Bracing for Medicare’s Appropriate Imaging Rule

Acronyms to know:
PAMA   Protecting Access to Medicare Act

CDSM   Clinical Decision Support Mechanism

AUC      Appropriate Use Criteria

ACR      American College of Radiology

CMS     Centers for Medicare and Medicaid Services

PAMA is a CMS clinical decision software that processes every CT, MRI, Nuclear Medicine and PET order performed.  PAMA assigns criteria for appropriateness for these procedures based on its decision support algorithm.  The analysis will determine if the AUC falls into one of three categories; “appropriate”, “maybe appropriate” or “rarely appropriate”.  Physicians and facilities that demonstrate patterns of non-compliant ordering may be subject to required preauthorization.  Specific penalties have not been released by CMS.

PAMA was signed into law back in 2014 but was delayed several times due to implementation challenges.  More than 24 medical societies have asked CMS to loosen and delay the requirements, but the roll out date is set for January 1, 2020.  The ACR has not asked CMS to delay the policy.  The first year, there is a grace period with no penalties for incorrect reporting.  On January 1, 2021 Medicare will begin rejecting payment for non-compliant reporting.

CMS has identified eight priority areas where physicians order too many inappropriate imaging procedures.  They are: coronary artery disease, suspected pulmonary embolism, headache, hip pain, low back pain, shoulder pain, lung cancer and cervical/neck pain.  Providers will be required to use AUC codes appropriate for each exam, which may be interpreted differently from facility to facility.  Slightly differing combinations of AUC codes may determine appropriateness making it even more frustrating for ordering physicians.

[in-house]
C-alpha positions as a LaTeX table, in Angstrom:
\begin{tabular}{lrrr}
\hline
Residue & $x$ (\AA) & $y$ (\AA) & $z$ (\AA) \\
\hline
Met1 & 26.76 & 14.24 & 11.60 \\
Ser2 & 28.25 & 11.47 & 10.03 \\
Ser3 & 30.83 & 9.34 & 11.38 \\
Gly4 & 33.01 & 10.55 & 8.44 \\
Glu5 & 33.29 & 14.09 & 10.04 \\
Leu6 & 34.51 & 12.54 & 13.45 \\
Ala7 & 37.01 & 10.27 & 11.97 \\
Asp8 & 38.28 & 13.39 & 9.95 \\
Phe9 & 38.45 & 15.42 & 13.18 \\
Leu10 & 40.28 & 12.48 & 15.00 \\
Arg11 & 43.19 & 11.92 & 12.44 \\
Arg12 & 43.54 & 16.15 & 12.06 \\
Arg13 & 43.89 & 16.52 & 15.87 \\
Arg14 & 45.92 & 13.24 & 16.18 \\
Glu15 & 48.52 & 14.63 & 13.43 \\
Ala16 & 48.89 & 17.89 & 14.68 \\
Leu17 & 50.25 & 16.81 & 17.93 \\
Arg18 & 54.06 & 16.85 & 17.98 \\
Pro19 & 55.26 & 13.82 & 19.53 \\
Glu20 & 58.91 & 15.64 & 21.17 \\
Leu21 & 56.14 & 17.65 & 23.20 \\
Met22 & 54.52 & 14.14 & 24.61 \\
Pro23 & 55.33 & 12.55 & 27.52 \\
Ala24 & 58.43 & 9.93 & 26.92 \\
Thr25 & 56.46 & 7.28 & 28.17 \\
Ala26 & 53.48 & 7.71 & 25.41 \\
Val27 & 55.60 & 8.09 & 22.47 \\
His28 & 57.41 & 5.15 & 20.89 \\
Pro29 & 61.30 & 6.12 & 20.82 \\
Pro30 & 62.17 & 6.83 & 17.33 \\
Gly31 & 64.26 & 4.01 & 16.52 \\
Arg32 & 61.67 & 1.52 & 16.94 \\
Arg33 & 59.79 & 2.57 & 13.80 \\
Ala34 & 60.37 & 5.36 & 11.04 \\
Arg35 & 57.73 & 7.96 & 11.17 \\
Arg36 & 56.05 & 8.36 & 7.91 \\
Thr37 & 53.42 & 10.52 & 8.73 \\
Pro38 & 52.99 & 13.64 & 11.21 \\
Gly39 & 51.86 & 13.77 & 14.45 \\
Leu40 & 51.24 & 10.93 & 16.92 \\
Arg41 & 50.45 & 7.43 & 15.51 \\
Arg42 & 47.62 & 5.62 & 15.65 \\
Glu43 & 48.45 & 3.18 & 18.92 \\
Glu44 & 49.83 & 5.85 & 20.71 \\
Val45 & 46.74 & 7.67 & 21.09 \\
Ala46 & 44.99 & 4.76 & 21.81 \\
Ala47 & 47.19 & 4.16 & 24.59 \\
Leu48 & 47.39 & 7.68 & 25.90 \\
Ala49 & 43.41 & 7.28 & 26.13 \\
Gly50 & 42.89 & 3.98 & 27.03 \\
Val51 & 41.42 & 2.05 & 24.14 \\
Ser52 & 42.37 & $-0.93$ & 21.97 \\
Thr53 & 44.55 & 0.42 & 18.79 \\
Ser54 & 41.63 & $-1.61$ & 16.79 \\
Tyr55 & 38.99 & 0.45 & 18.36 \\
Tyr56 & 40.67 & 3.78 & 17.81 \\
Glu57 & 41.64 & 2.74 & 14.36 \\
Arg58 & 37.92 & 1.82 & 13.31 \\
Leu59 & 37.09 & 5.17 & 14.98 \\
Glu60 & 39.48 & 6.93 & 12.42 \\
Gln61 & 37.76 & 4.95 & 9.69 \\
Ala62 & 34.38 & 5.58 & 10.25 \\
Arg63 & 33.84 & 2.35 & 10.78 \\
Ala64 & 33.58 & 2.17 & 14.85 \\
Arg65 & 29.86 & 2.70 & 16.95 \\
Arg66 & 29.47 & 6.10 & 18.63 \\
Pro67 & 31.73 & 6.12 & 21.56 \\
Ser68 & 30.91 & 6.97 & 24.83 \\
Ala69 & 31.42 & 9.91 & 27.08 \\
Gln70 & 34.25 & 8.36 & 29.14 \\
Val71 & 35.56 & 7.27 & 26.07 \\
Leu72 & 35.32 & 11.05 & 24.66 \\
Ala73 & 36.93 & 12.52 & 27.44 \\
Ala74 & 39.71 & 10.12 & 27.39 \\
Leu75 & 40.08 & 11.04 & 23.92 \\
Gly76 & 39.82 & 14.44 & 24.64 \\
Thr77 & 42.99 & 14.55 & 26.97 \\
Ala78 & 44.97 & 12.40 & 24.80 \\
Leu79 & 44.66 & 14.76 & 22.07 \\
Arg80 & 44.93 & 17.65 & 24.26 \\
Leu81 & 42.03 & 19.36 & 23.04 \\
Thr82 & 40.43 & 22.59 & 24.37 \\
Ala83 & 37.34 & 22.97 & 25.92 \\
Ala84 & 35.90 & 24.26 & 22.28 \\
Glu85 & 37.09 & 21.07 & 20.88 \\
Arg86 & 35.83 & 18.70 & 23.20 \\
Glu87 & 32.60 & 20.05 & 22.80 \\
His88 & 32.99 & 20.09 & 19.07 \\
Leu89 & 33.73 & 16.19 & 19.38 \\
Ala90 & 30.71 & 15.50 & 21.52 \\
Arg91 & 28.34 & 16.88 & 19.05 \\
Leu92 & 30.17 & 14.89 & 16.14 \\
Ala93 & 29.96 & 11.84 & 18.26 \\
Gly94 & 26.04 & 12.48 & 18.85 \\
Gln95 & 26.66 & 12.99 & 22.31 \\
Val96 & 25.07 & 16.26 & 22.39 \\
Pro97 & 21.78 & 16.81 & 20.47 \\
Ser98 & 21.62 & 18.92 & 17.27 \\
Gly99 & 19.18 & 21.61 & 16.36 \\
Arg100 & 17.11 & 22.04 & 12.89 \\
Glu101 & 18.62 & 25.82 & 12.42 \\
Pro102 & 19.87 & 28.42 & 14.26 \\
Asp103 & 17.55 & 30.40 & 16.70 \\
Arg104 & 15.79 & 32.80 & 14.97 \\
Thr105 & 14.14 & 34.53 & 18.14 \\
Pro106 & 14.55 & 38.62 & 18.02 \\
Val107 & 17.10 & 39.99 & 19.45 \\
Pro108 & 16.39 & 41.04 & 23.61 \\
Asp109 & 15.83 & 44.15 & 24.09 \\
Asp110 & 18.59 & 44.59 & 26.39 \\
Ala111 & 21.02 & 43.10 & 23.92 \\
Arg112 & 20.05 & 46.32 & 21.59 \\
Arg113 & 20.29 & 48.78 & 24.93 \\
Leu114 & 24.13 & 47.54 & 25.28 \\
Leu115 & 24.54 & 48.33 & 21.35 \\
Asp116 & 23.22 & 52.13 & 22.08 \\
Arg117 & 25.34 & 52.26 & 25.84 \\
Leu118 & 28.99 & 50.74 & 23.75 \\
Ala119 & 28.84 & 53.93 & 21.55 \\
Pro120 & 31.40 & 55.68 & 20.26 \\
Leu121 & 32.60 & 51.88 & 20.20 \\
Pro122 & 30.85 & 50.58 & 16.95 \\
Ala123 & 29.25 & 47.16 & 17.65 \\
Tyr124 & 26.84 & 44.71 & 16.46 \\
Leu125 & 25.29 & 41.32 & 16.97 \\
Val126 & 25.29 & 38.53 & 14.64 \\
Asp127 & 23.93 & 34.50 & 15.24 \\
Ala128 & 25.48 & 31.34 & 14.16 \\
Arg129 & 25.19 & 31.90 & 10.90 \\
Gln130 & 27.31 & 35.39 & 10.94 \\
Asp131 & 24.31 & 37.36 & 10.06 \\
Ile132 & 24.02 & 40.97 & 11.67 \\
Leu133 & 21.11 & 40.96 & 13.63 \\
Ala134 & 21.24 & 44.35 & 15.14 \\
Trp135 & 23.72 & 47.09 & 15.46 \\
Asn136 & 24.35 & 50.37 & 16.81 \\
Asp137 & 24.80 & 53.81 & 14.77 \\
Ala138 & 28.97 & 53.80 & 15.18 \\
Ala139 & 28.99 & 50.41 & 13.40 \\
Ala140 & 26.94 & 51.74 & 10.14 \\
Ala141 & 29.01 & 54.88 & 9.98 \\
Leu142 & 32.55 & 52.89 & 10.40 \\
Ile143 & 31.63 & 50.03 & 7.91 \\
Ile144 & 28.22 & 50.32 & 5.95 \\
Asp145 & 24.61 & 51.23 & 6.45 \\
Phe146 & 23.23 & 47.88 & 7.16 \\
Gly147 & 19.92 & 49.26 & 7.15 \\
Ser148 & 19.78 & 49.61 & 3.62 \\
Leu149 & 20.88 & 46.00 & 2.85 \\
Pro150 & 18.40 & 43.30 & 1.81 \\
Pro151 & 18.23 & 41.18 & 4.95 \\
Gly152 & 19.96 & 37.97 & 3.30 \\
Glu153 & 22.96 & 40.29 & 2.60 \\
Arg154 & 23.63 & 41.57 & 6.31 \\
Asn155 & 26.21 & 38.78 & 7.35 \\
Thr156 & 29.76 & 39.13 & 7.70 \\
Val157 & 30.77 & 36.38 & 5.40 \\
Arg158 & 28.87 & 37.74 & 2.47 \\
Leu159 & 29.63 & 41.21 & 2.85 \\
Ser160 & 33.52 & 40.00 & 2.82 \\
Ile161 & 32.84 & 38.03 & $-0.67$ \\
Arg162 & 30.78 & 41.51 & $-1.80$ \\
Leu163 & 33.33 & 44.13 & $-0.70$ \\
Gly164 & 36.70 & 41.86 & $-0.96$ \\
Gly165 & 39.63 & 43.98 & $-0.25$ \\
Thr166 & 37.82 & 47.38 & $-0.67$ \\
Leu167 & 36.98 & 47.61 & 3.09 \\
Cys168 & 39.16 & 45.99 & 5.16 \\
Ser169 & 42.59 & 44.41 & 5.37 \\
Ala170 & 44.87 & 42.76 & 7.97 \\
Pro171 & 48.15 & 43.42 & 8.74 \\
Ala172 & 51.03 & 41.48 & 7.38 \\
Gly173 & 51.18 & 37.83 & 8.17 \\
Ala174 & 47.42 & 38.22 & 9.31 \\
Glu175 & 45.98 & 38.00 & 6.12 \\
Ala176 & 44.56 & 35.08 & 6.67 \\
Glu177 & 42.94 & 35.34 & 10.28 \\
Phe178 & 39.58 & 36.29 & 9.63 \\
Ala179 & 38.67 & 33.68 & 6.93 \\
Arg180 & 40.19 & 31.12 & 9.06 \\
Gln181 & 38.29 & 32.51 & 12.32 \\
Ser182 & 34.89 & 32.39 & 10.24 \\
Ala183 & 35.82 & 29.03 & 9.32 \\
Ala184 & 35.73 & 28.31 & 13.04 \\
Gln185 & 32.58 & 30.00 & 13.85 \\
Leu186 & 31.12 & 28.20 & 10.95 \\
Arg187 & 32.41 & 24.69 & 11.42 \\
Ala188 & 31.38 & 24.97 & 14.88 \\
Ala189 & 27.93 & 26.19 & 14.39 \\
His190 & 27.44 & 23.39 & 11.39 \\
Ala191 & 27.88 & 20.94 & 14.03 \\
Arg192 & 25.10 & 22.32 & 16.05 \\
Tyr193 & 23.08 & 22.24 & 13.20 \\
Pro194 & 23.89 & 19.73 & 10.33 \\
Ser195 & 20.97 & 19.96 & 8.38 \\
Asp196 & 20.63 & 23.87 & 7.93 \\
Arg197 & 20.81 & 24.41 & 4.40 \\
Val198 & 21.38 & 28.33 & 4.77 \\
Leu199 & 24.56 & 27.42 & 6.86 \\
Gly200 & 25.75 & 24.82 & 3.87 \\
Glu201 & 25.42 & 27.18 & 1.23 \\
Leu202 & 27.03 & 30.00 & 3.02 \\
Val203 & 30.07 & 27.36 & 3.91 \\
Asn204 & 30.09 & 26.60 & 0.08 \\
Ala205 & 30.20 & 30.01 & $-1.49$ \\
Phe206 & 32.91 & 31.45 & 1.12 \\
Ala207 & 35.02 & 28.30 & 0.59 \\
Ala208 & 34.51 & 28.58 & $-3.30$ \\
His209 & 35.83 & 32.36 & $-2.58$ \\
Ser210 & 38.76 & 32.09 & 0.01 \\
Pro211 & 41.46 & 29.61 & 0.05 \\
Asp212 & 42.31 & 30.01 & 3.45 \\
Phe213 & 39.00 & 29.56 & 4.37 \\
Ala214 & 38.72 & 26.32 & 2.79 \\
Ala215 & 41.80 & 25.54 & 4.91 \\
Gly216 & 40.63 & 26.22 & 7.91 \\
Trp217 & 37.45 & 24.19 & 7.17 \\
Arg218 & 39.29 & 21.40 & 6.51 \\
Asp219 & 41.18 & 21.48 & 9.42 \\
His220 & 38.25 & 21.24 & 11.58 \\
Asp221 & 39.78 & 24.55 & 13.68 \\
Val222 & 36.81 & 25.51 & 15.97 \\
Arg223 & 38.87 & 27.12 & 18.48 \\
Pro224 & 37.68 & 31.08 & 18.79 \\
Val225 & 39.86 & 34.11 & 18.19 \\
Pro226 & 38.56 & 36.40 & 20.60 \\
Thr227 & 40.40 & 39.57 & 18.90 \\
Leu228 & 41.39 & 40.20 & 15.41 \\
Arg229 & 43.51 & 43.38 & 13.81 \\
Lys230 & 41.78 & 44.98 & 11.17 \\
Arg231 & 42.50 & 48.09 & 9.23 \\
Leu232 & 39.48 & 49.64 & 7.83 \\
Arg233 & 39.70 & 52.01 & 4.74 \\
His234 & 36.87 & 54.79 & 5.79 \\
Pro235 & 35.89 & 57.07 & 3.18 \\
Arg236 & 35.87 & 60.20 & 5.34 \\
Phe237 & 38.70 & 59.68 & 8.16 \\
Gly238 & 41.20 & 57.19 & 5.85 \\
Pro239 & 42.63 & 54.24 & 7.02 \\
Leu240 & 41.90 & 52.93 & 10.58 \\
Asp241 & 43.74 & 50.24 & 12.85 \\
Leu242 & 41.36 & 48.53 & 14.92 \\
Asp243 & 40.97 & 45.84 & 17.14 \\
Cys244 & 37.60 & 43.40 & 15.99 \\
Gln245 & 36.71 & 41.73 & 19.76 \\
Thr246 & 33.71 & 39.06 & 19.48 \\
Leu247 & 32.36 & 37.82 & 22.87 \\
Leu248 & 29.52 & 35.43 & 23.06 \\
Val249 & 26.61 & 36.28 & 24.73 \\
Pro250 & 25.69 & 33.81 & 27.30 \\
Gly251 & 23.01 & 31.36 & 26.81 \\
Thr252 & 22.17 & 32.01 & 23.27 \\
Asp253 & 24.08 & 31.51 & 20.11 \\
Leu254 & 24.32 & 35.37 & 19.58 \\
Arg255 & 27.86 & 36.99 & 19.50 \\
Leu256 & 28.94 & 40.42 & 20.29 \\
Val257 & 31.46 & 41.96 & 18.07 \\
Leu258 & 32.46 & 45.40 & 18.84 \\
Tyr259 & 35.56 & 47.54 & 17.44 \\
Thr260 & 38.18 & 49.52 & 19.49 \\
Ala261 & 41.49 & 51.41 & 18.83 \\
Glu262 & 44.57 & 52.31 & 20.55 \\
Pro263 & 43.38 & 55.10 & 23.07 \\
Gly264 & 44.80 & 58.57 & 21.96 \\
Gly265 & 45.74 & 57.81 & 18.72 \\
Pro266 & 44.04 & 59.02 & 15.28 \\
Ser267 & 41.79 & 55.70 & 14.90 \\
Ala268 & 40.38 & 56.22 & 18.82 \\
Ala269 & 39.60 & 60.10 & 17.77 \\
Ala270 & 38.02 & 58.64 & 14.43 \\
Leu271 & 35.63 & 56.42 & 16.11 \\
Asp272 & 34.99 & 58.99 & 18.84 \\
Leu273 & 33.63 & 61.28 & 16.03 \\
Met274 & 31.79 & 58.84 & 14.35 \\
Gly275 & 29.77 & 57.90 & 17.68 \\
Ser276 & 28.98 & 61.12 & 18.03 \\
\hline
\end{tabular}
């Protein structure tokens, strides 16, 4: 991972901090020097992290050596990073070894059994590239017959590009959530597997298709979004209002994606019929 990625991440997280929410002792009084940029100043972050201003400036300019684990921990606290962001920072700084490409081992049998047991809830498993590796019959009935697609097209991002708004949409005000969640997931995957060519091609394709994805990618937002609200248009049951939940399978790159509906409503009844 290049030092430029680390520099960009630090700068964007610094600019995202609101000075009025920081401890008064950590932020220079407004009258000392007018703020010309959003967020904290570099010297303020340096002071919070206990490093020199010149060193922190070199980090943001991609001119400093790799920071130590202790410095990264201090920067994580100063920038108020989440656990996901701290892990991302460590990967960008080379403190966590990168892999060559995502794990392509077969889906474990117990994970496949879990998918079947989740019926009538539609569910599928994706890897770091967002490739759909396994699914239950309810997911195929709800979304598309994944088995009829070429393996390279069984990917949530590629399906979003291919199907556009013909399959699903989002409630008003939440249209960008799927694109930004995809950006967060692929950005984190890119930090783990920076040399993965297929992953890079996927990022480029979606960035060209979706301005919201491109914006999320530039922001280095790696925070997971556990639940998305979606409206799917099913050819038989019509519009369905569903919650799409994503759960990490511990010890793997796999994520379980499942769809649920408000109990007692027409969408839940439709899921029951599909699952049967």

Providers are concerned that compliance will be costly and difficult to correlate across different EMRs and for providers that have systems that don’t integrate with the imaging facility.  The task of learning AUC criteria will take time and will surely have a fair amount of hiccups.  Another concern is that providers might refer patients to specialist to avoid dealing with the CDSM, thus driving cost up even further.  John Mongan, M.D., Ph.D., of the University of California Medical Center summed it up by saying, “This program is, to my knowledge, unique in the history of health informatics in creating a nationwide regulatory requirement for implementation of something…comprehensive imaging clinical decision support…that no one has yet done successfully.”


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